Saturday, January 30, 2010

Birthplace of my great grandmother, Eleanor Hartley, and other famous persons

If I had not researched my genealogy and family history, I believe I would have missed out on many things in my Life's Journey that were worth knowing about. It has made my life ... well ... more ENLIGHTENED. Take for example the birthplace of my great grandmother on my father's branch. She was born in Cockfield, County Durham, in northern England (go to the center of map below).

Image (click to enlarge): Map from tourist brochure of County Durham, England

On my family research trip to the British Isles in 1996, I picked up several tourist brochures and guides in Durham City. In the guide, "Teesdale and Barnard Castle", it was written, "... Cockfield [in County Durham], a peaceful village based on the coal industry and the birthplace of JEREMIAH DIXON, known for the Mason-Dixon Line [the official border between Maryland and Pennsylvania]". More research indicated that Jeremiah was actually born in Barnard Castle and went to the John Kipling school there. He died in Cockfield. Jeremiah Dixon and his colleague, CHARLES MASON, were astronomers who indeed were called upon by Thomas Penn and Frederick Calvert to survey the border between the two American colonies. The survey was completed in 1766. Jeremiah died in Cockfield in 1779, about 66 years before my great grandmother, ELEANOR HARTLEY, was born in the same village in 1845.

It so happens that I re-read this brochure a couple of years after I bicycled a portion of the Heritage Trail which runs from York, Pennsylvania, for a distance of about 30 miles, across the PA/MD border, and through Gunpowder Falls State Park. As I passed the Mason-Dixon line, I took a picture of a concrete pillar which apparently was one of several marking the Mason-Dixon Line (and posted it on my blog). A nearby historical marker presented several more facts on the Mason and Dixon team and its survey.

Image: Historical marker on the Heritage Rail-Trail detailing the history of the Mason-Dixon Line. It reads, in part, “Since the Civil War it has served as the boundary between the North and the South …”

I will never again cross the Mason-Dixon Line without thinking of Eleanor Hartley. Incidentally, three members of my immediate family now live north of the Line, while I live south. I cross the Line at least 6 or 7 times a year.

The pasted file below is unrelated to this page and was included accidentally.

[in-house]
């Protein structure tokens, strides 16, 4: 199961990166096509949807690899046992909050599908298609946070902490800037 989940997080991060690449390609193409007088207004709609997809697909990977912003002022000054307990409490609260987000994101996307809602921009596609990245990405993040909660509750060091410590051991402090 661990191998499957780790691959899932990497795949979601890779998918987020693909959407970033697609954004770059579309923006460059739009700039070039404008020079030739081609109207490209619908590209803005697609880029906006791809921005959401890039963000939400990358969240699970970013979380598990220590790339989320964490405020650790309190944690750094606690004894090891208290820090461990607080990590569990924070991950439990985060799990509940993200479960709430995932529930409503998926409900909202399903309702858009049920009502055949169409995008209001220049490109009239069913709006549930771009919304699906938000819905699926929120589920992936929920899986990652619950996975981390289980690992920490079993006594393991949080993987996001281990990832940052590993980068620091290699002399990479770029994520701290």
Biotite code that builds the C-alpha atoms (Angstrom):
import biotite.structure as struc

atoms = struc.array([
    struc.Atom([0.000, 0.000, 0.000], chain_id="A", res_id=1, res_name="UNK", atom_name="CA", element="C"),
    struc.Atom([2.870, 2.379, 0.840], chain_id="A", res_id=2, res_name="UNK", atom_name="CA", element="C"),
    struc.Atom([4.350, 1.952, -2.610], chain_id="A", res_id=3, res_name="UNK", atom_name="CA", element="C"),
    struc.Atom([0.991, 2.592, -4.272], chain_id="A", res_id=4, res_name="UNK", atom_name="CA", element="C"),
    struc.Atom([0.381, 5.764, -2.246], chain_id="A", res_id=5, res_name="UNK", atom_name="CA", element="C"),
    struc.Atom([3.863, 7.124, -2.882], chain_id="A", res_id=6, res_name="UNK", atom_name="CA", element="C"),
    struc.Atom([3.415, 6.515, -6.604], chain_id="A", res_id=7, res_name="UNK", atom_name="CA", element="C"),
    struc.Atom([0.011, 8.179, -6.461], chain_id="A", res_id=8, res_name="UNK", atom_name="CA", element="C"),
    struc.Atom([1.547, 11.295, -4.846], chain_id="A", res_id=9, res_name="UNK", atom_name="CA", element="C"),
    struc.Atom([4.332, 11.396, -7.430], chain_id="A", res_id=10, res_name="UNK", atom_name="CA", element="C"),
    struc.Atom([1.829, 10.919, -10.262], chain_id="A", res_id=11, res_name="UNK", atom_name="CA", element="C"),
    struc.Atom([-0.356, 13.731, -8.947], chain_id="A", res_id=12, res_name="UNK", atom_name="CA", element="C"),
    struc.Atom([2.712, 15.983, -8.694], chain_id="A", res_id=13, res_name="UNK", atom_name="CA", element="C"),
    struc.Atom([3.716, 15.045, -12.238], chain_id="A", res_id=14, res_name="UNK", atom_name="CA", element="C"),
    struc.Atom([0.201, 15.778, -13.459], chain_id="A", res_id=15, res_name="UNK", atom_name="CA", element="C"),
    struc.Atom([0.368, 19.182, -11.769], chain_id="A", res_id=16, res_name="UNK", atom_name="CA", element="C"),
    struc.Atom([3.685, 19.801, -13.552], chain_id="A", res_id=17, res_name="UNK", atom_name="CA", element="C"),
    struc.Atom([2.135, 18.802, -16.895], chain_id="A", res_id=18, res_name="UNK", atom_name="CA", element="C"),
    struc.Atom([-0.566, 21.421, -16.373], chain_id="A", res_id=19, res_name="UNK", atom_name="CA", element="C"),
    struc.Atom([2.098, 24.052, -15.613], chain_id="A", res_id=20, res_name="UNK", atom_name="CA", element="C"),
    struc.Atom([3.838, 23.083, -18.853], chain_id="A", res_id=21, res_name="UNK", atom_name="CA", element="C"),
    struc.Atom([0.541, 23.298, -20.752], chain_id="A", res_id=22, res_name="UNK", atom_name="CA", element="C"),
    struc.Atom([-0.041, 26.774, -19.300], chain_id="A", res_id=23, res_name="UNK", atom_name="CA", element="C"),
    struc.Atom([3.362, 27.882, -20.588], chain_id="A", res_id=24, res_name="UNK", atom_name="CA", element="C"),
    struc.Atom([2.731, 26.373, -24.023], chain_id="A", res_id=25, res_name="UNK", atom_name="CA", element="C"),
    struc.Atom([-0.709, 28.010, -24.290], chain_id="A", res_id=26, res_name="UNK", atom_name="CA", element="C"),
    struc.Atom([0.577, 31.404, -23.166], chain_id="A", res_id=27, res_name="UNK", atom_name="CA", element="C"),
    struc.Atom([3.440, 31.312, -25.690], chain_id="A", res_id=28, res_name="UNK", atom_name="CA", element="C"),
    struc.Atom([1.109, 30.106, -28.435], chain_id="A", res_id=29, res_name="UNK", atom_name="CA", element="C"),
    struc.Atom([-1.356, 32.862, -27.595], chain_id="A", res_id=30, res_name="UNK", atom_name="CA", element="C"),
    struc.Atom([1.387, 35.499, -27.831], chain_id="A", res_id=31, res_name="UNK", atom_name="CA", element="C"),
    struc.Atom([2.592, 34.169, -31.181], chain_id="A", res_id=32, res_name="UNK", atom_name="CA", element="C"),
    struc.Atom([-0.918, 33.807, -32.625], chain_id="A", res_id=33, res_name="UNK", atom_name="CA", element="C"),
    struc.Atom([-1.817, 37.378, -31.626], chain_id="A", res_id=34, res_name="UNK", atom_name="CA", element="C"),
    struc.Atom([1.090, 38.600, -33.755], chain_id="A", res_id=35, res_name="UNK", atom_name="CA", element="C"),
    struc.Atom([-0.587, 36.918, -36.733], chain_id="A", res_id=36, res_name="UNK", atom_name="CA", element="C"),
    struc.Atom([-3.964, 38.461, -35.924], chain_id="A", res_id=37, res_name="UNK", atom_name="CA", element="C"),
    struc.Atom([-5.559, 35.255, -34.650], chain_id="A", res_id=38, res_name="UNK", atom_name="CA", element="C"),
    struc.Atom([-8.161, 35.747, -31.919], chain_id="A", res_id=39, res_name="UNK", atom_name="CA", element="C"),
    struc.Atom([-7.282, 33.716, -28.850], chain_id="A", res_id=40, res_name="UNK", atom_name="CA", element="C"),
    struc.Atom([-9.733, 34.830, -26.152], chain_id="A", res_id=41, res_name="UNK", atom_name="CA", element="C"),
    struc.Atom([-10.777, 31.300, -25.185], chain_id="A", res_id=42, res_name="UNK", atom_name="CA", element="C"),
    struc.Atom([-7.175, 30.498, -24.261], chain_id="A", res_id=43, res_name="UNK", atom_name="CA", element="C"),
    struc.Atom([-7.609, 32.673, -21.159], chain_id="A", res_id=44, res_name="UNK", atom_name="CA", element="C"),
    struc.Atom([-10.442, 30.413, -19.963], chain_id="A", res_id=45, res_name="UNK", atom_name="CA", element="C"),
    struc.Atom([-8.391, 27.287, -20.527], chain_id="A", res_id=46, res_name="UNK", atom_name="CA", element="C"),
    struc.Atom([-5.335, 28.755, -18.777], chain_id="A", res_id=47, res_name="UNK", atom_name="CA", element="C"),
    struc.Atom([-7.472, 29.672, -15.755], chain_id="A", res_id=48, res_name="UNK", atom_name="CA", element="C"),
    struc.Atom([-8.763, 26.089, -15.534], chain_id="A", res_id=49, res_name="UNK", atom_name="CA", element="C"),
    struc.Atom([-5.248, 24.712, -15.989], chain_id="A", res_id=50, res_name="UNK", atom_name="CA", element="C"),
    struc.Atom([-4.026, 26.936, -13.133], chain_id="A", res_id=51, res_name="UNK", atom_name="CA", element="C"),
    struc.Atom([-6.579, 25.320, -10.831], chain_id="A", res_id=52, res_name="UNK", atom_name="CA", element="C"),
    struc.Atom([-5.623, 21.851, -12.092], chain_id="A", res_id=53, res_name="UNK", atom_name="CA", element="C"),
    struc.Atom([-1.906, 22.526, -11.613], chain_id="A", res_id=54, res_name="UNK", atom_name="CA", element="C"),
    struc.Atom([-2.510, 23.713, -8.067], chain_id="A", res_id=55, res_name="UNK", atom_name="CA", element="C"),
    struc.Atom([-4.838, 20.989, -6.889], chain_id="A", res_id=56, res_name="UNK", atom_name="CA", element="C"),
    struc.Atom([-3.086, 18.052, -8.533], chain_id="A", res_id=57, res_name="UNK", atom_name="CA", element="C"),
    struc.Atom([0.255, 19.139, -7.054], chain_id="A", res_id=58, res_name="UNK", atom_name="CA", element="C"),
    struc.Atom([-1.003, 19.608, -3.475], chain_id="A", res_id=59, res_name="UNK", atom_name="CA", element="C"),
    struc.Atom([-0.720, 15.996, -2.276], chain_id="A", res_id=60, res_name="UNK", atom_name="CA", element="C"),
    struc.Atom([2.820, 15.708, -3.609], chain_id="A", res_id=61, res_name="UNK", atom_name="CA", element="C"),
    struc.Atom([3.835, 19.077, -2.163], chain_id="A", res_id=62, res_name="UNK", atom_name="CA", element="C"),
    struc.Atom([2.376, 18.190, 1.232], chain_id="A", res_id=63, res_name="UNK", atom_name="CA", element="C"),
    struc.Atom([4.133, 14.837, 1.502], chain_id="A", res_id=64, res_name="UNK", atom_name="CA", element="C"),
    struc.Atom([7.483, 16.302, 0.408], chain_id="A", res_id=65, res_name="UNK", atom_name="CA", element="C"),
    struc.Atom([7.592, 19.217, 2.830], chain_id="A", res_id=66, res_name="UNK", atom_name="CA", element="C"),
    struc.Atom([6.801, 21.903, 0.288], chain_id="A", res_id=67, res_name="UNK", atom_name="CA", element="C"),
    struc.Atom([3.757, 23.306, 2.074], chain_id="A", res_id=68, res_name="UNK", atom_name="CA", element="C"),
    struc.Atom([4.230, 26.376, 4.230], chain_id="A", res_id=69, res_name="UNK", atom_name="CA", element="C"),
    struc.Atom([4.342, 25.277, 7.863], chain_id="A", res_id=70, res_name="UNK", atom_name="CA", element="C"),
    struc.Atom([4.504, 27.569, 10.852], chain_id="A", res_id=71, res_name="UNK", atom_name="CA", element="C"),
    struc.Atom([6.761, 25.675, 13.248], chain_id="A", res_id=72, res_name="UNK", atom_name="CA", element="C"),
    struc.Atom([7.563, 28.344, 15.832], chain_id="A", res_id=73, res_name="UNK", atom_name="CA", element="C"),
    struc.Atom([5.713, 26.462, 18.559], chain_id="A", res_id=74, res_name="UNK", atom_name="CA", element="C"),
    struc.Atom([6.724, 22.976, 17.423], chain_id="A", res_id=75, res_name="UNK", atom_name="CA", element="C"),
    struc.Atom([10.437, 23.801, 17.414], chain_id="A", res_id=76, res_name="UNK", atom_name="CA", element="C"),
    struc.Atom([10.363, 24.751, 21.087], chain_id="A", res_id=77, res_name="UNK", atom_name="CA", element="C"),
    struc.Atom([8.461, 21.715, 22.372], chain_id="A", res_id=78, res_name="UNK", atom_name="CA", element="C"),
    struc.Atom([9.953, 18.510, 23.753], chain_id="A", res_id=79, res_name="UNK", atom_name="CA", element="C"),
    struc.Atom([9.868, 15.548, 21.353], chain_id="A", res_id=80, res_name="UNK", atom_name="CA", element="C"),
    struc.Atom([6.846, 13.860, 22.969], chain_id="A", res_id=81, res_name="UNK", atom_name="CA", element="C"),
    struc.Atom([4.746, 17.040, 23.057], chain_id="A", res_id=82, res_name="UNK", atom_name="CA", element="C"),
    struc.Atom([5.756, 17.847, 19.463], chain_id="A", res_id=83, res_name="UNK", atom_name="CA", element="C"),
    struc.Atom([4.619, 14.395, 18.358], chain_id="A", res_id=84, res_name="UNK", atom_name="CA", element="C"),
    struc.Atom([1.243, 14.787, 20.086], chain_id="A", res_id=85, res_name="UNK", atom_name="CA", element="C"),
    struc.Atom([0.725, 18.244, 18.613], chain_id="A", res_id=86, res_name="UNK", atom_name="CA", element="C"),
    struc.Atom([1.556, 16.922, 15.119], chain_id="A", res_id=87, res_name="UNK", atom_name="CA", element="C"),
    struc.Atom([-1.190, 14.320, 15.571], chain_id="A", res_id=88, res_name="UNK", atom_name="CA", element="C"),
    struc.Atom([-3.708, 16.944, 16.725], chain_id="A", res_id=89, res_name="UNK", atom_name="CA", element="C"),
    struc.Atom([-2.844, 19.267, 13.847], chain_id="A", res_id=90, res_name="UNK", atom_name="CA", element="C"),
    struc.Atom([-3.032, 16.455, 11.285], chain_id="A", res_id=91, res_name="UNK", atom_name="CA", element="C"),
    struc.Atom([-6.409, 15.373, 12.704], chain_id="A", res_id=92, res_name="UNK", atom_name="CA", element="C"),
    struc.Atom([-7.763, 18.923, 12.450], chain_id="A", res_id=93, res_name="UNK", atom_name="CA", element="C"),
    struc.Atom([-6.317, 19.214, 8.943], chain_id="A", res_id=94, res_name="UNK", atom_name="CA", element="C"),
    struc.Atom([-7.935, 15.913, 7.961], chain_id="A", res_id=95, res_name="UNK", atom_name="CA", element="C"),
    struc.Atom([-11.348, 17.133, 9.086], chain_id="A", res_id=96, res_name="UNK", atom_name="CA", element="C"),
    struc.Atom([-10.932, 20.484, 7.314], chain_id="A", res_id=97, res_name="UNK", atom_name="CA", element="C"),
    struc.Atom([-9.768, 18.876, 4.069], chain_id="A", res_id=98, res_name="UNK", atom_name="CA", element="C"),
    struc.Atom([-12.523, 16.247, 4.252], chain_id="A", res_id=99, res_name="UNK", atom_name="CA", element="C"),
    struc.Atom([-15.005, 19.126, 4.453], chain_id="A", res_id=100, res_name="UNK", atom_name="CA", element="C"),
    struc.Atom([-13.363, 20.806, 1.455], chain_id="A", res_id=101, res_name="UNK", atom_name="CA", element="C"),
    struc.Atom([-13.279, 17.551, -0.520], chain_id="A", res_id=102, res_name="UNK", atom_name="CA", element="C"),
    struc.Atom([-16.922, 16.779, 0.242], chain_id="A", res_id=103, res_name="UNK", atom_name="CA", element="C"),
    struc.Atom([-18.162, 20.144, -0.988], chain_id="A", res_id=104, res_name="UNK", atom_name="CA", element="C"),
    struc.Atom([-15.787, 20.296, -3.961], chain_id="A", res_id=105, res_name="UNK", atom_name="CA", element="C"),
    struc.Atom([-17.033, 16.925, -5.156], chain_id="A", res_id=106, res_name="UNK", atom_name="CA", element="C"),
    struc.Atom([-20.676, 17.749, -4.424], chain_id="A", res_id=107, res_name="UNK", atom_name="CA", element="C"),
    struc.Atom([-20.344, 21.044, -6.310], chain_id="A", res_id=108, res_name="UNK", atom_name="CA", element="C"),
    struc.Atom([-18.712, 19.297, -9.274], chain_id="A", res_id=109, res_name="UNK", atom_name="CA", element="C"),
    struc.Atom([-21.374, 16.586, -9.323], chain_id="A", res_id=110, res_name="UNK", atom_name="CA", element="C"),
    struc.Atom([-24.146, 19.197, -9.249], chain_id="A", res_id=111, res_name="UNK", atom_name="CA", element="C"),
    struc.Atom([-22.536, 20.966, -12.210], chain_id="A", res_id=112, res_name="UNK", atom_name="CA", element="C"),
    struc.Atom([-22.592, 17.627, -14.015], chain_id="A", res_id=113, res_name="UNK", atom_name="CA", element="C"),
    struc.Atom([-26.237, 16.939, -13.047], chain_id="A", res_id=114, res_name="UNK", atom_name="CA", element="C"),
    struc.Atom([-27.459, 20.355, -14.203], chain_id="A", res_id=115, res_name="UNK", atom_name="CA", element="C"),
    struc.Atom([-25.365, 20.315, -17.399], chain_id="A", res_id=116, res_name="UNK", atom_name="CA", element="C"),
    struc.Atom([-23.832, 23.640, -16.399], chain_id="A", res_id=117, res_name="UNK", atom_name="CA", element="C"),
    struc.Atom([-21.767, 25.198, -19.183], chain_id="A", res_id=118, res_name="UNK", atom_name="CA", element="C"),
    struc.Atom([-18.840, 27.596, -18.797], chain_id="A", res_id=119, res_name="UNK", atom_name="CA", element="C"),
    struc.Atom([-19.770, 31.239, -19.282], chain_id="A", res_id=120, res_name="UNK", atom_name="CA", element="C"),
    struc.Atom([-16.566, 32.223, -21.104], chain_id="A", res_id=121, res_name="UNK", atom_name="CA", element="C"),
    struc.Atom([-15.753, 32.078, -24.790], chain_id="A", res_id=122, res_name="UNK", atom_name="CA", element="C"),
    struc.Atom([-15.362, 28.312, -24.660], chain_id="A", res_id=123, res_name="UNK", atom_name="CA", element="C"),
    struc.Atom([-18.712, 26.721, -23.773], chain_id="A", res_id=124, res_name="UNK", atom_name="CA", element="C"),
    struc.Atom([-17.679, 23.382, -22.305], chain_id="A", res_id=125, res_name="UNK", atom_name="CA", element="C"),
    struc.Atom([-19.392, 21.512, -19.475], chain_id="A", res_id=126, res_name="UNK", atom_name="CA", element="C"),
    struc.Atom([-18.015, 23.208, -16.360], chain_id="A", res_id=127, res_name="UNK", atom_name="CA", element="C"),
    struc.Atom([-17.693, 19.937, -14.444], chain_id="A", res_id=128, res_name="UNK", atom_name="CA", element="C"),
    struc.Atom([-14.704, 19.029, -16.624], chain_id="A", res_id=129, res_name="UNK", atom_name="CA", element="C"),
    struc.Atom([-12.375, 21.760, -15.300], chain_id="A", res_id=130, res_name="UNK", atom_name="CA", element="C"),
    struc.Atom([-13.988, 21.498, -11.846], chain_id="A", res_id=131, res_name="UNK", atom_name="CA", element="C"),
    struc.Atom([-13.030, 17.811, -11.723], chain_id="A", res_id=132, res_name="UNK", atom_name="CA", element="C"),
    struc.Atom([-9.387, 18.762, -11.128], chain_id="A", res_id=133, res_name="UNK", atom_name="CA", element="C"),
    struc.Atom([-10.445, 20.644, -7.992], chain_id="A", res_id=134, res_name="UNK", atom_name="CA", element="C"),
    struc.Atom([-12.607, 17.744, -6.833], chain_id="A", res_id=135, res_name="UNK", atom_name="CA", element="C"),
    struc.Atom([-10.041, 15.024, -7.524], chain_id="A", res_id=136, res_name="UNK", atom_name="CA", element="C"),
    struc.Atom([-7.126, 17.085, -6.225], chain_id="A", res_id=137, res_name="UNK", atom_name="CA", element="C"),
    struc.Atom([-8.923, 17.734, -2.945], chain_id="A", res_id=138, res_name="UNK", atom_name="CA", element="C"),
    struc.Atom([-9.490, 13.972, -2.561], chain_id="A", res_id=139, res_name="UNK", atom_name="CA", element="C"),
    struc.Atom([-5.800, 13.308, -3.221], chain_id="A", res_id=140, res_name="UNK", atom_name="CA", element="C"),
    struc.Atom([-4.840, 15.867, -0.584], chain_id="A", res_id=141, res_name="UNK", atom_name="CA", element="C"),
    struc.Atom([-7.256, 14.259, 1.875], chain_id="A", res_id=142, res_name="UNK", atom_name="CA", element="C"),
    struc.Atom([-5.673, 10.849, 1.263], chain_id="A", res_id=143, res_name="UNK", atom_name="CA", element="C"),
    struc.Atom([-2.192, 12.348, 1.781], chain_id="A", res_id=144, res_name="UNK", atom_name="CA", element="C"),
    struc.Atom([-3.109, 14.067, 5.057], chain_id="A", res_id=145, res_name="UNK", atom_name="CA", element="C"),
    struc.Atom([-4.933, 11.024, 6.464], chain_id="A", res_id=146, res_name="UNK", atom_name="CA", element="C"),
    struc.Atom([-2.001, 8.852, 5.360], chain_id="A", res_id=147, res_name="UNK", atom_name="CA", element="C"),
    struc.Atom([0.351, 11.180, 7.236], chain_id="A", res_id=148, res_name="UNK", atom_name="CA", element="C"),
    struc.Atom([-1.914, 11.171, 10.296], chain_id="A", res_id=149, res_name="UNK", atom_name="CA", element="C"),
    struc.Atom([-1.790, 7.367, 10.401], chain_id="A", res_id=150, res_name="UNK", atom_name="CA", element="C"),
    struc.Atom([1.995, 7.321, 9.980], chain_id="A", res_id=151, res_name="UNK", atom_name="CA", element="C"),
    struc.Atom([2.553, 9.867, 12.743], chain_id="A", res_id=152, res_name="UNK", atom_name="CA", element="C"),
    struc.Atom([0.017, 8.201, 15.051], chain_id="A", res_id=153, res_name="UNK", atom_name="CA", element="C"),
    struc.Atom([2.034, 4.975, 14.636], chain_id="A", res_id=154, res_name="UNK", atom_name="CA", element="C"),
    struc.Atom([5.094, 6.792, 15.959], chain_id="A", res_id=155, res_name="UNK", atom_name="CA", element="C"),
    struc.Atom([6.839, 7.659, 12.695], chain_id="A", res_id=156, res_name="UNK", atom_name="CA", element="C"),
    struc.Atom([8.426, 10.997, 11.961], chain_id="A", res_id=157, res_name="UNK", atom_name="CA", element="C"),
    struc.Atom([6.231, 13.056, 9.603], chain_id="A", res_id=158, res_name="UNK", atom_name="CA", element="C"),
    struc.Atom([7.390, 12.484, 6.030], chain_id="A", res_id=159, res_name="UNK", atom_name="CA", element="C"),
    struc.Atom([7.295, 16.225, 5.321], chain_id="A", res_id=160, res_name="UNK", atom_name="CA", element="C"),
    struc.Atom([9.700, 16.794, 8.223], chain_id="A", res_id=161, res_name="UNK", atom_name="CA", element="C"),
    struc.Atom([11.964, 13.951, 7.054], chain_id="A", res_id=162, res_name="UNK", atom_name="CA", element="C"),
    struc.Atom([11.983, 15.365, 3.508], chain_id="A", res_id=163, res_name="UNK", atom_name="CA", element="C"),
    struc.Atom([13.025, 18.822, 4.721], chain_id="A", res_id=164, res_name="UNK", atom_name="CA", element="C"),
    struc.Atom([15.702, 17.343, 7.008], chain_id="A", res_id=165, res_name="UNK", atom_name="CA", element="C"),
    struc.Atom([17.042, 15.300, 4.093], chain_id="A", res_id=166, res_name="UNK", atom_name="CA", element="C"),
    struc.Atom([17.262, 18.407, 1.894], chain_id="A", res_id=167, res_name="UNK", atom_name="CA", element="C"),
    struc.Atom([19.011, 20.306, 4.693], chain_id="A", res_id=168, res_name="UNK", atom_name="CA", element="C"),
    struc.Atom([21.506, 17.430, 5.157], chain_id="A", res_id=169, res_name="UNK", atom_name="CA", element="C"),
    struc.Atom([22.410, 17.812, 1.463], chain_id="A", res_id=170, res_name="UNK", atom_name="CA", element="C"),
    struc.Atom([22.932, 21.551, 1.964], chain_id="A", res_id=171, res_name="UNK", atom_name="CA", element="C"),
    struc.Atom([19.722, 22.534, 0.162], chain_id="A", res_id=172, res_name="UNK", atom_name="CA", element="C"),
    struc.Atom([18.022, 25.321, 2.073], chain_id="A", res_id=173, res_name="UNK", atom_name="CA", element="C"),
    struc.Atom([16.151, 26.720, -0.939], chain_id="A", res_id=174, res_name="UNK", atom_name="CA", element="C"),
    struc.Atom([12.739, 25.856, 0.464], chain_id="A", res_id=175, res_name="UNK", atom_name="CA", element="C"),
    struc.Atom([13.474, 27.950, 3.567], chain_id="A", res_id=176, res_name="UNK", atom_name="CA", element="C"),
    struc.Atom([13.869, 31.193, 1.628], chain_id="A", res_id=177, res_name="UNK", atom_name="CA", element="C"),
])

Another thing comes to mind when I look at the tourist map above. Eleanor Hartley was enumerated in the 1861 census of England as a "House Servant", age 16 years, born at Cockfield. She lived in a household which was located in Hurworth upon Tees, south of Darlington (bottom, right corner of map). There were only two other persons enumerated: RICHARD NEWTON, age 83, and his wife, MARY, age 90. I knew of a younger Richard Newton, who married Isabella, or Margaret, Hartley, who was the sister of Eleanor's father, in other words, her uncle. So, I suspect that Eleanor's employer was the father of this uncle. Furthermore, Richard Newton, the elder, was a "farmer of 160 acres, employing one man" according to the census. This was a real find because it took me a while to find Eleanor. The rest of her family, that is Eleanor's father, William Hartley, and four of his other children, were enumerated in the same year in a different location- in the parish of Hunwick and Helmington, Durham.

So, I look at Hurworth upon Tees on the map and think of my great grandmother, only 16 years of age, and working hard as a servant girl on a farm of many acres taking care of a very old couple and their hired hand. By the way, The River Tees marks the boundary between County Durham and Yorkshire in the south. Matter of fact, County Durham is often referred to as "the land ‘twixt the Tyne and the Tees".

1 comment:

Hannah Stoneham said...

This is a fascinating post - thank you for sharing. I too am fascinated by family history - and when I think about it - yes it does seem to emcompass so much. Great concept for a blog - thank you! Hannah